That’s what most band directors do – but what does that mean? Everyone plays a Bb (that’s not so good for the flutes, alto saxes, oboes, bassoons and a few others) and then we hear the Bb major scale.
That’s what happened last week (or yesterday) and the week before that, and no doubt we’ll hear it again at the next rehearsal and the one after that and so on.
Wasn’t it Albert Einstein who said “The definition of insanity is doing that same thing over and over again and expecting a different result”?
It gets worse!
After the Bb major scale and a few other well-worn musical clichés, we get right into the music because we have a performance coming up and ‘yes sir – we’re going to nail it’! So we’ve tuned up (but in fact most people actually tune down) but we haven’t heard anything about intonation yet and what’s more, we’re probably not going to hear anything about it during the next fifty minutes or however long this rehearsal is intended to go on. So how come it all sounds so bad? It’s out of tune, and yet we’ve just heard the ‘tune-up’ and the ‘warm-up’.
Something is wrong here – something isn’t working.
Let’s try dividing this whole ‘tuning’ thing in two?
The first thing we must accept is that the instrument doesn’t make any sound at all. It doesn’t matter how long you spend trying to get the instrument ‘in tune’, or how many wiz-bang gadgets are used in trying to achieve that, the sound the instrument makes depends solely on it being played. So it’s not the instrument that makes the sound, it’s the player – and this is very difficult for some people to understand.
Let’s define tuning as ‘making the instrument the correct length so as to allow the player to PLAY it in tune’ – or to put it another way –‘to allow them to play with good intonation’.
Let’s talk tuning first! What is it supposed to be in tune with? An electronic tuning device? Is it such a great achievement for a student to be able to watch a needle or a strobe and SEE that they are in tune?
Some teachers spend an inordinate amount of time making sure their students can play in tune with one of these devices but spend little or no time making sure they can play in tune with other players. Oh – so they can play a note at A440! That’s great, but the rest of the group and/or the piano that’s being used isn’t necessarily at A440. So does that mean you should stick steadfastly to your guns and play at YOUR pitch regardless of what the rest of the band is doing?
Wouldn’t it be better to play IN TUNE with the rest of the group? THAT’S called INTONATION.
So, If ‘tuning’ is making sure the instrument is the correct length, ‘intonation’ is playing the instrument in tune with the other players.
This means that
- Tuning requires a physical adjustment to the instrument.
- Intonation can ONLY be achieved by listening.
The next question has to be – Listening to who?
That’s a question that no one ever asks, and students should be asked if they know who they should be listening to, and if they don’t know, they need to be taught how to figure out who they should listen to – and that’s the job of the conductor. Perhaps the question is not asked because the conductor doesn’t know the score well enough to provide the answer. Even the simplest of scores need to be studied, but it’s seems to be quite common for conductors to think they don’t need to study level 1 and level 2 scores. They could not be more wrong!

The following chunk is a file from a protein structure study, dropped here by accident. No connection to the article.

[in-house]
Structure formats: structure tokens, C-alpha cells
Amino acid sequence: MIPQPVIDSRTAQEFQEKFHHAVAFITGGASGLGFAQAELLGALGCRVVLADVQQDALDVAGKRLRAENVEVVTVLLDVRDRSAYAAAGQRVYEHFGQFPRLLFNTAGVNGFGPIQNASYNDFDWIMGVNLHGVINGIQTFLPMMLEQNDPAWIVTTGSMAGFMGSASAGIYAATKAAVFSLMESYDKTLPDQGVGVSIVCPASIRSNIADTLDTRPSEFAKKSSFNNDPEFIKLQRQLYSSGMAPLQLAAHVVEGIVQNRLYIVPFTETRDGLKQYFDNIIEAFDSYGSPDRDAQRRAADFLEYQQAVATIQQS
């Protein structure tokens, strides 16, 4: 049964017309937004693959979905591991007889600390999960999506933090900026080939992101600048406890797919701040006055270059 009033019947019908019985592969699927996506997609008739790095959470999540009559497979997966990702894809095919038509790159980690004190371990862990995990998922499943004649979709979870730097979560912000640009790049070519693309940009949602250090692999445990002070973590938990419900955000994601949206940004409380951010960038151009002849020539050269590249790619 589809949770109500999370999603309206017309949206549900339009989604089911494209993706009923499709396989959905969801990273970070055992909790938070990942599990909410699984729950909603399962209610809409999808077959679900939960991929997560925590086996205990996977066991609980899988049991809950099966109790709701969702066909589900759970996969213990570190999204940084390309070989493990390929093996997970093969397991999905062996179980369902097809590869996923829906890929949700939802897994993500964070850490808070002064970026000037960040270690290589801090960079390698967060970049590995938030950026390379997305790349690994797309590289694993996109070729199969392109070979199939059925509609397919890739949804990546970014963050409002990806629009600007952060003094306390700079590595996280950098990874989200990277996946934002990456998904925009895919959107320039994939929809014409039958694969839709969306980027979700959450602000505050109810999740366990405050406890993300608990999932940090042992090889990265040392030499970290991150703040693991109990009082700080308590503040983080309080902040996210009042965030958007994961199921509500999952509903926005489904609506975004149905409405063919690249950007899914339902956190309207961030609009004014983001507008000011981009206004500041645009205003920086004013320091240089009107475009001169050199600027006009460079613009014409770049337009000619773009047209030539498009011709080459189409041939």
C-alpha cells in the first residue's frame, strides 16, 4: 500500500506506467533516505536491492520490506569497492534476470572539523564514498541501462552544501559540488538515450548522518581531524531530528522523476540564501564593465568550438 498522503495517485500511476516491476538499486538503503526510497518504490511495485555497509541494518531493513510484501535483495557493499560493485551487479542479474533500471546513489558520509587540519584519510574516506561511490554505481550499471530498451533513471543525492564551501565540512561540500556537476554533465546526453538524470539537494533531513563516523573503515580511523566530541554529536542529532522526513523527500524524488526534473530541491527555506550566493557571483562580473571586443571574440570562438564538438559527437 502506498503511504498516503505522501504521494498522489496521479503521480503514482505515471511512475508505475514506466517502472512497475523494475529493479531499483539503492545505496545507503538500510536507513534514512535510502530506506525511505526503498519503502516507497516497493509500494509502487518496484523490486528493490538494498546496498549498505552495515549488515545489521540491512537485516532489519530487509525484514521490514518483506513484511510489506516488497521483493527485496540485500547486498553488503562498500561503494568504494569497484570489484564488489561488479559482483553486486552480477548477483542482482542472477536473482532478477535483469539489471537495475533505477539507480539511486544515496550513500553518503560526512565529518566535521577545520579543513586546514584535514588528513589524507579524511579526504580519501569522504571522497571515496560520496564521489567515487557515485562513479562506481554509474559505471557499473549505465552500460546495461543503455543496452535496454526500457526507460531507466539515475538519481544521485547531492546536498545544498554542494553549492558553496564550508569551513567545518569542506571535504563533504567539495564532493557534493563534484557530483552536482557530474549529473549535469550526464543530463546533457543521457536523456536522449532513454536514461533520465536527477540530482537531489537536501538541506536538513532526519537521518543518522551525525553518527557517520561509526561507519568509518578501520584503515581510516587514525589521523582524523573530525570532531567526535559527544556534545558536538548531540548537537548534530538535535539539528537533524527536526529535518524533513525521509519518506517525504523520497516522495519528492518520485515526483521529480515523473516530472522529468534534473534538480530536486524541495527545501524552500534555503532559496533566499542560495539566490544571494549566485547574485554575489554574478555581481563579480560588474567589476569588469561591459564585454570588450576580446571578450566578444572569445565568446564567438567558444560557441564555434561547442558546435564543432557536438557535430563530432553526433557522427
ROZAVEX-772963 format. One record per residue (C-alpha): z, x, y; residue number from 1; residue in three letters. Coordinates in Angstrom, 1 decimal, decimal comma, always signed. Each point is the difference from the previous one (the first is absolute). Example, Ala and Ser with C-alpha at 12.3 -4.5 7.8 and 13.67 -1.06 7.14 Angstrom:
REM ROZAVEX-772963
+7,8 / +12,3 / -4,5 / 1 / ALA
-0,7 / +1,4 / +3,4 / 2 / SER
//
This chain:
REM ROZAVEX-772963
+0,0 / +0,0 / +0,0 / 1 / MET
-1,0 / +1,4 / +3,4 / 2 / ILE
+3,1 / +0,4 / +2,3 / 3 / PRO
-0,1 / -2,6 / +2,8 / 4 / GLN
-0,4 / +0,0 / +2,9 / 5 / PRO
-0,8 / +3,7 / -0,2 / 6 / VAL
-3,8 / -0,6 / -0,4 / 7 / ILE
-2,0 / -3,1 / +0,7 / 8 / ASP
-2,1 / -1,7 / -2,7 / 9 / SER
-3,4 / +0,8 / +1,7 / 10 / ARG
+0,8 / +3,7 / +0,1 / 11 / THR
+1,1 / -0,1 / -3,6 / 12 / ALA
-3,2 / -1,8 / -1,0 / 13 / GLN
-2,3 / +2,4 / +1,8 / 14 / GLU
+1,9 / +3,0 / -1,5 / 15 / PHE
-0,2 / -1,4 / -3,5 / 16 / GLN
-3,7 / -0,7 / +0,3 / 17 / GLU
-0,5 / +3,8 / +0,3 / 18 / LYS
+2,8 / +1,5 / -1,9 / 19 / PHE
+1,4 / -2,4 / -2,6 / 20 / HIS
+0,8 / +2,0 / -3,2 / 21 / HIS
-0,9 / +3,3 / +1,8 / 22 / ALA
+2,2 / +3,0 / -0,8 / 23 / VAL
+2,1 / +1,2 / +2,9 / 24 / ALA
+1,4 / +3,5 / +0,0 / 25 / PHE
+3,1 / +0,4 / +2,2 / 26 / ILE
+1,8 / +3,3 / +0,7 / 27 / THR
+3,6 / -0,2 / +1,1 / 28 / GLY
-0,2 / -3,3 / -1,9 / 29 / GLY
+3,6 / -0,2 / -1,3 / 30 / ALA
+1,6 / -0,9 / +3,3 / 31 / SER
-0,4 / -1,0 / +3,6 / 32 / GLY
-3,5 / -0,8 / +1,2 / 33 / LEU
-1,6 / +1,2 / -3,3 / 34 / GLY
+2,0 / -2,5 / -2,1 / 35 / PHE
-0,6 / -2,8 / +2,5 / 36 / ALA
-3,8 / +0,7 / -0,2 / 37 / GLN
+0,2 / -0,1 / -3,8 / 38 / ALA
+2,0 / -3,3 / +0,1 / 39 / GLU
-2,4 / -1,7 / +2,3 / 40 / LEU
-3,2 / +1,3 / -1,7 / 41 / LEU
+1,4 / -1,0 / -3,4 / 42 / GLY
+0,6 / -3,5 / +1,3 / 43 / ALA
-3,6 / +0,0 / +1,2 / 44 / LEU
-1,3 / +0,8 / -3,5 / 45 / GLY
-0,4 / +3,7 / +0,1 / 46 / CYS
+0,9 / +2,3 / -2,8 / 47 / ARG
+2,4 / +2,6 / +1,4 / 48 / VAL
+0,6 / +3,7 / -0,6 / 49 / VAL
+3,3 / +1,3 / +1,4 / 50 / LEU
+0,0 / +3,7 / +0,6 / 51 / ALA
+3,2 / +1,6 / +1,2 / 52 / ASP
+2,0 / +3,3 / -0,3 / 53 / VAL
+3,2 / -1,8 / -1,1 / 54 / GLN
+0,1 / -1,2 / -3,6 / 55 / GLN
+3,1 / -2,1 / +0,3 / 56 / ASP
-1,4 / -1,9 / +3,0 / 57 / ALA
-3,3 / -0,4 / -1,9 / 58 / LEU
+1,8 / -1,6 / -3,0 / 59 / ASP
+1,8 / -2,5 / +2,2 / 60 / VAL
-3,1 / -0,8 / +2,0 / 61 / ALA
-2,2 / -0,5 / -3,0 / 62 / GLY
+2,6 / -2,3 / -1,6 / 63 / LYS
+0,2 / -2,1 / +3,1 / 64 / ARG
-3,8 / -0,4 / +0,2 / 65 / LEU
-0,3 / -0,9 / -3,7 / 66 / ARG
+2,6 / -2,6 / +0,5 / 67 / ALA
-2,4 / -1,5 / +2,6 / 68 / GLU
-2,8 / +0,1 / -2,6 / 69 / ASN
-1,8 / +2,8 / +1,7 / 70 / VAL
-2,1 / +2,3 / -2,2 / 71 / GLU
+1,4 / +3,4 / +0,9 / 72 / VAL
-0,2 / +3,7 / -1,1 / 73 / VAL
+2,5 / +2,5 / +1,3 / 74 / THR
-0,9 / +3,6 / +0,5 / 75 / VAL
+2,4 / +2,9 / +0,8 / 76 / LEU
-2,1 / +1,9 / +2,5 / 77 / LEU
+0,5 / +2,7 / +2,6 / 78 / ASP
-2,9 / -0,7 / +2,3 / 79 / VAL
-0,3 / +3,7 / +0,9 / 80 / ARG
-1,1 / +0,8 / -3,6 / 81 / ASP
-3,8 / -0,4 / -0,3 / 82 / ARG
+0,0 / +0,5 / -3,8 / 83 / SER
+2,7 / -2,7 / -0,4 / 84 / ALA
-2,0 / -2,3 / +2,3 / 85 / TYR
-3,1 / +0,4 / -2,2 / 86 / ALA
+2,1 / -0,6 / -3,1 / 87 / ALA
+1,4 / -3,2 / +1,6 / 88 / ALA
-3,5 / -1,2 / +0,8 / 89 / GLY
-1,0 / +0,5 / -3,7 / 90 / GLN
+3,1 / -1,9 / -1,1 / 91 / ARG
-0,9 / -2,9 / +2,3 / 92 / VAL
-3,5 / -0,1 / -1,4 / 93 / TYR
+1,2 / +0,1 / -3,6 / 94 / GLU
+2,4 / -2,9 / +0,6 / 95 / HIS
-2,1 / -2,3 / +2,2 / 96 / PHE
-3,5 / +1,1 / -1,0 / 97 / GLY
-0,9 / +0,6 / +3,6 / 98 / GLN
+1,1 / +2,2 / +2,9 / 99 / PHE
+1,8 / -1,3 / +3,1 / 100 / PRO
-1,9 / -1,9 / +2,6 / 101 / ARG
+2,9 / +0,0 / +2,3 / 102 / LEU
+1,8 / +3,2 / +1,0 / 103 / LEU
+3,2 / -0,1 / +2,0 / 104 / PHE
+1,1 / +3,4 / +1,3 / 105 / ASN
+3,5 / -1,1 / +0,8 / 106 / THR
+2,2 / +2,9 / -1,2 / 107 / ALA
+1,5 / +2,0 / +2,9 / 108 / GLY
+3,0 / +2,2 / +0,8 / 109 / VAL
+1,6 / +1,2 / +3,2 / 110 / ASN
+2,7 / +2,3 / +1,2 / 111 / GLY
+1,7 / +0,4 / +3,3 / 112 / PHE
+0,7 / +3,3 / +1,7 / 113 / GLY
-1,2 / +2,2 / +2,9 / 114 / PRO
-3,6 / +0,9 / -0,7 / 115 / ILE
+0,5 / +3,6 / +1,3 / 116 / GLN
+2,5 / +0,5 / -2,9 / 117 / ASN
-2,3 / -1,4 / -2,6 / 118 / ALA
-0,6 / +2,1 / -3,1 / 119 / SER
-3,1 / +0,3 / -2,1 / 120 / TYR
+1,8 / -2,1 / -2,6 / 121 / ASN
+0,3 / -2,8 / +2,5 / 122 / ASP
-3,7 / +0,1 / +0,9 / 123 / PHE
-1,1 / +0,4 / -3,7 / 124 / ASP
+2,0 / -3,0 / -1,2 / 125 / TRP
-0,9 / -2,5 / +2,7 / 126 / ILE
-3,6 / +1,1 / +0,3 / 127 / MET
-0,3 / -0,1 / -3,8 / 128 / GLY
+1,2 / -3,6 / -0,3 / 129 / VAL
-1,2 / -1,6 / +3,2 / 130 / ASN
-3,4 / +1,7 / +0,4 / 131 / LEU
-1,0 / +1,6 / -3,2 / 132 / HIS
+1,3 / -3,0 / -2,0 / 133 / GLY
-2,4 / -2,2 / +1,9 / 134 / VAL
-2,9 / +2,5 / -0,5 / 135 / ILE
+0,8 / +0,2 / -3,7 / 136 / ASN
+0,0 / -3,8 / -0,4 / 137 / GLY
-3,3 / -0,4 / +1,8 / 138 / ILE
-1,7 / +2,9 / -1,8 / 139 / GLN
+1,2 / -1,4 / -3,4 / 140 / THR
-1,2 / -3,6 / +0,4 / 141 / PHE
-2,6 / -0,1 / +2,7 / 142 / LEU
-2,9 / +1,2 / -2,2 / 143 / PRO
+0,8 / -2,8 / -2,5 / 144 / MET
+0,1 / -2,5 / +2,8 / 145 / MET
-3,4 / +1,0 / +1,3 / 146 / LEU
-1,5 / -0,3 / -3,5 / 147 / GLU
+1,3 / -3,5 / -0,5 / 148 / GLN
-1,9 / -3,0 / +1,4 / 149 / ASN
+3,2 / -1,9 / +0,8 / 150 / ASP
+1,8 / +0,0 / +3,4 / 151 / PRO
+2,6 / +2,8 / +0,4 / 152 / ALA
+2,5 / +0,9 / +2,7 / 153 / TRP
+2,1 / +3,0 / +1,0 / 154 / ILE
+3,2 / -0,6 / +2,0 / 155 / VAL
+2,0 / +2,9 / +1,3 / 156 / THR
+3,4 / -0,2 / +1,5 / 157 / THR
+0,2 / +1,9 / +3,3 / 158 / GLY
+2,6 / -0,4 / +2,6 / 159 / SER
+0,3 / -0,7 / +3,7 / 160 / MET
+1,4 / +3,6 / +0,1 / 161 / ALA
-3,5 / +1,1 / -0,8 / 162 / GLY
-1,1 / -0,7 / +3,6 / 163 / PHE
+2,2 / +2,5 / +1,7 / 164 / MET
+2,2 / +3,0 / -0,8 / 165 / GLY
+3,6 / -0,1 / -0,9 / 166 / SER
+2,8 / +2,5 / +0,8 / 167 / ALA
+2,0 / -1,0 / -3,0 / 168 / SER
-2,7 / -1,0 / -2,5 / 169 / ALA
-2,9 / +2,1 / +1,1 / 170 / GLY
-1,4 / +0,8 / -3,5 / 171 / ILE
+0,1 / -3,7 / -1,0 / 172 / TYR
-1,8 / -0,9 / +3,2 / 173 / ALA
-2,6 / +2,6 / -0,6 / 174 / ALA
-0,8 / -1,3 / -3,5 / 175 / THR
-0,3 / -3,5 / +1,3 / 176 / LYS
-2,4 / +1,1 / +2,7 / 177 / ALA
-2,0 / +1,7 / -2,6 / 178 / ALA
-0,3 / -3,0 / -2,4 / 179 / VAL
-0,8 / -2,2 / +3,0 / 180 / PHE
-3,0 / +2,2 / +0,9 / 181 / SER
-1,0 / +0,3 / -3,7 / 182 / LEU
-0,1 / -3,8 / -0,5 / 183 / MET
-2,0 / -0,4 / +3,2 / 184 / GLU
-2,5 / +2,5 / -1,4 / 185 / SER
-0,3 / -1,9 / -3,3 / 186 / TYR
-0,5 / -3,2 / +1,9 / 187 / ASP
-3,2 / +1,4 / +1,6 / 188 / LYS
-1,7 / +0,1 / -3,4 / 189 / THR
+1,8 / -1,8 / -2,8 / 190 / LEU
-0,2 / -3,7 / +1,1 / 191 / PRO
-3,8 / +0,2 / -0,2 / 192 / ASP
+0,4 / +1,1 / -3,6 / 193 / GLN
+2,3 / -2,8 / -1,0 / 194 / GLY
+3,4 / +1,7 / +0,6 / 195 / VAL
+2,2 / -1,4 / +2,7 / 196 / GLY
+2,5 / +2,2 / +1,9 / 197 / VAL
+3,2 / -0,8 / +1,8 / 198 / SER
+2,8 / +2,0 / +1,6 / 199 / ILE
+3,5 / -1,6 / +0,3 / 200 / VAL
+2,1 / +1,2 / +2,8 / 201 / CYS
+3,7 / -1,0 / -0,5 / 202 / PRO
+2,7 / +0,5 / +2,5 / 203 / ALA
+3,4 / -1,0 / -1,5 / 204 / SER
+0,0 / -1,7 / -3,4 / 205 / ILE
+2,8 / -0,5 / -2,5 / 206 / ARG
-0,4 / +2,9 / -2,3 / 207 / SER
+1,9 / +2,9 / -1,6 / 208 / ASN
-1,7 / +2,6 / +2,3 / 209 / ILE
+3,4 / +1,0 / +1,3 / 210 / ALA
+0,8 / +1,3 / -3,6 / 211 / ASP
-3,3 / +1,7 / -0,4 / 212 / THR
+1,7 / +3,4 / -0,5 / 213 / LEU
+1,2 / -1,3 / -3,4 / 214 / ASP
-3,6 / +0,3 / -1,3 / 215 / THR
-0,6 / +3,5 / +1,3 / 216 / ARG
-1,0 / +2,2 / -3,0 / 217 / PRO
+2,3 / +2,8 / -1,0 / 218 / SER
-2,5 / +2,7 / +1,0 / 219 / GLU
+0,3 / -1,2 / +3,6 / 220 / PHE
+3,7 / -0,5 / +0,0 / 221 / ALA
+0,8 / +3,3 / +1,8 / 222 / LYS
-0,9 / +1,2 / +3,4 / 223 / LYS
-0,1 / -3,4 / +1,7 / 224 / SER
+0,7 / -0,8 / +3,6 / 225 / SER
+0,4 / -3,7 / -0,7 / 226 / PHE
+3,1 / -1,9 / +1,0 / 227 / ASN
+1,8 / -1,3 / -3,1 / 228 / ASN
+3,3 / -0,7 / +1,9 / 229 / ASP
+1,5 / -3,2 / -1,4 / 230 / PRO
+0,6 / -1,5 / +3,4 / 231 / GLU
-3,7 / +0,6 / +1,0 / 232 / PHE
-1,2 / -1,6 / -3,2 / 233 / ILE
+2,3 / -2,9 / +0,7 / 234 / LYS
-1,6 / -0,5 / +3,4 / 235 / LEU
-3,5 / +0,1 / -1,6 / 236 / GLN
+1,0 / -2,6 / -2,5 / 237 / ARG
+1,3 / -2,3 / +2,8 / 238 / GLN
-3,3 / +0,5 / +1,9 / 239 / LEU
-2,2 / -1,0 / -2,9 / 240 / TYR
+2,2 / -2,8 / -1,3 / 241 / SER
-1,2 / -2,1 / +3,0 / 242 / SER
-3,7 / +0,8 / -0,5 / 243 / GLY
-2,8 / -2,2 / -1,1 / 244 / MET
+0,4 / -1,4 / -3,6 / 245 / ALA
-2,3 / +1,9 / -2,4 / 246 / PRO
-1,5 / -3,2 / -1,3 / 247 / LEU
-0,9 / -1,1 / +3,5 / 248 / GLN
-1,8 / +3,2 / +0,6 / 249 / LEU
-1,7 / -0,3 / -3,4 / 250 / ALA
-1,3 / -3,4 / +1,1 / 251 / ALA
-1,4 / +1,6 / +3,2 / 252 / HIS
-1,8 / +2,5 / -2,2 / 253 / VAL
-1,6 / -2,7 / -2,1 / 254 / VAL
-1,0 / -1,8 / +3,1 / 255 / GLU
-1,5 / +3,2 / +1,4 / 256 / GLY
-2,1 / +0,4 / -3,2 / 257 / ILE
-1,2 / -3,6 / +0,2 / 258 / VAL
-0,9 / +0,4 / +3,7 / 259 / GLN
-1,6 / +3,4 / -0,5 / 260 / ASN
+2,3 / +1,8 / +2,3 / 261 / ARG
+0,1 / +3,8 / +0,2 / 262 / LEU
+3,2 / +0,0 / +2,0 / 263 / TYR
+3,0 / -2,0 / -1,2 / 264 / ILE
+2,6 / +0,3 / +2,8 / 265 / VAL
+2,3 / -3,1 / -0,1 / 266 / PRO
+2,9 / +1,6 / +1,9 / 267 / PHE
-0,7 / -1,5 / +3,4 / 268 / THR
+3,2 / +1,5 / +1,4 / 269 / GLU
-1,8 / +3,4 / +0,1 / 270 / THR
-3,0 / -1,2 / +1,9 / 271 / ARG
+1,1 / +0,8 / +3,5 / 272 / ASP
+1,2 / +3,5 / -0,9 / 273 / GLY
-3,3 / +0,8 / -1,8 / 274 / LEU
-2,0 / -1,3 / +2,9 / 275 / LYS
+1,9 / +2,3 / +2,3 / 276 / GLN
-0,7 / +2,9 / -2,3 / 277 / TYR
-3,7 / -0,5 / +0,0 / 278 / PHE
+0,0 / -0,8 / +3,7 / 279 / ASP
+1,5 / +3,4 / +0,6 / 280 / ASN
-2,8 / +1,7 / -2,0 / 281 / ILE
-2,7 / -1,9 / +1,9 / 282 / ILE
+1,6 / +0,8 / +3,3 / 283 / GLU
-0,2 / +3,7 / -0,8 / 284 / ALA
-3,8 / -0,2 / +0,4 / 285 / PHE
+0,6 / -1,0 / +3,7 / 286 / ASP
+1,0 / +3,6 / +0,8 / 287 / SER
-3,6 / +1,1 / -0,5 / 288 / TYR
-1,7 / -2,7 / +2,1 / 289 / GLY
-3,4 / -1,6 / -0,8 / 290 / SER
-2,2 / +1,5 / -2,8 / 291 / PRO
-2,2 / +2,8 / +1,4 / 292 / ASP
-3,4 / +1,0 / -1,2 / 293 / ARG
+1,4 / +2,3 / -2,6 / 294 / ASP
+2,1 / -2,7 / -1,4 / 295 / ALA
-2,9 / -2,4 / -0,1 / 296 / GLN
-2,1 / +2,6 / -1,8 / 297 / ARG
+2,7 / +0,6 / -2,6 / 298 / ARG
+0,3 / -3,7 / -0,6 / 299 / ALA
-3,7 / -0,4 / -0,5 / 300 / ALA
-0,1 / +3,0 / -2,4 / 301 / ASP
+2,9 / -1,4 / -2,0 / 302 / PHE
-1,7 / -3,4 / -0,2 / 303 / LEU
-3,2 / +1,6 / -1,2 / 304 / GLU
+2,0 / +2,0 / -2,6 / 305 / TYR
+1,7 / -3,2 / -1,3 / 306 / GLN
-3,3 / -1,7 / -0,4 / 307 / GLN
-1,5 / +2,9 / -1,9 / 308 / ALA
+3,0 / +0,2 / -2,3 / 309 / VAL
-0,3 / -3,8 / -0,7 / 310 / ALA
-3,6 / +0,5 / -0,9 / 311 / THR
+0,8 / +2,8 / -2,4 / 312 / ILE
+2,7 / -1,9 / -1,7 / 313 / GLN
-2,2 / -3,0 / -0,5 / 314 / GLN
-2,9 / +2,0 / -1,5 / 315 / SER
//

This really needs to be addressed at length, but we’ll leave that for the moment and perhaps make that the subject of another article.
How long should the warm-up and tune-up take?
ANSWER: – It should start at the commencement of the rehearsal and it should conclude when the rehearsal concludes. In other words, it is something that should continue throughout the entire rehearsal.
Some people would like to argue that very young students cannot be expected to play in tune. This has been proven beyond any doubt to be quite incorrect. Students generally have great hearing skills – what they lack is being taught HOW to listen so they can tell when they’re out of tune.
This is not the student’s fault – it is the teacher’s/conductor’s fault. If they are not made aware of it right from the beginning, they will never start to understand it. It’s not something that can be introduced later. The bad habits have already been formed by then and would have to be broken. It’s best to avoid the bad habits in the first place.
How many times have you listened to the warm-up (which includes the tune-up) of the band or orchestra but then heard absolutely nothing about intonation (or tuning) for the remainder of the rehearsal?
Is it any wonder that the students think that once they have ‘tuned up’ everything is OK? Is it any wonder they think they can spend the rest of the rehearsal on other things because the ‘tuning’ has all been taken care of?
The other thing that absolutely kills intonation is the conductor who tells the students they are sharp or flat – or worse still, adjusts the instrument for them while they play a ‘tuning’ note.
What about all the other notes? Who’s going to adjust them?
Why not just tell the student they are out of tune then stay on their case until they fix it? Most of them have probably figured out for themselves that they are out of tune but they are not sure if they are flat or sharp, and because in the past someone has always told them, they have never had to worry about it, so why should they worry about it now?
“If the learner hasn’t learned, the teacher hasn’t taught!”
The situation with young string players is another story but that’s an article for another day.
Your students probably have better ears than you do but they won’t know how to use them if you don’t teach them how to use them.
It’s time to teach them to start using their ears and stop relying on yours.
© Russell Hammond 2013 Optimo Software Pty Ltd – Sydney – Australia
Featured image: http://www.flickr.com/photos/deanpence/3726225980/ (Creative Commons License)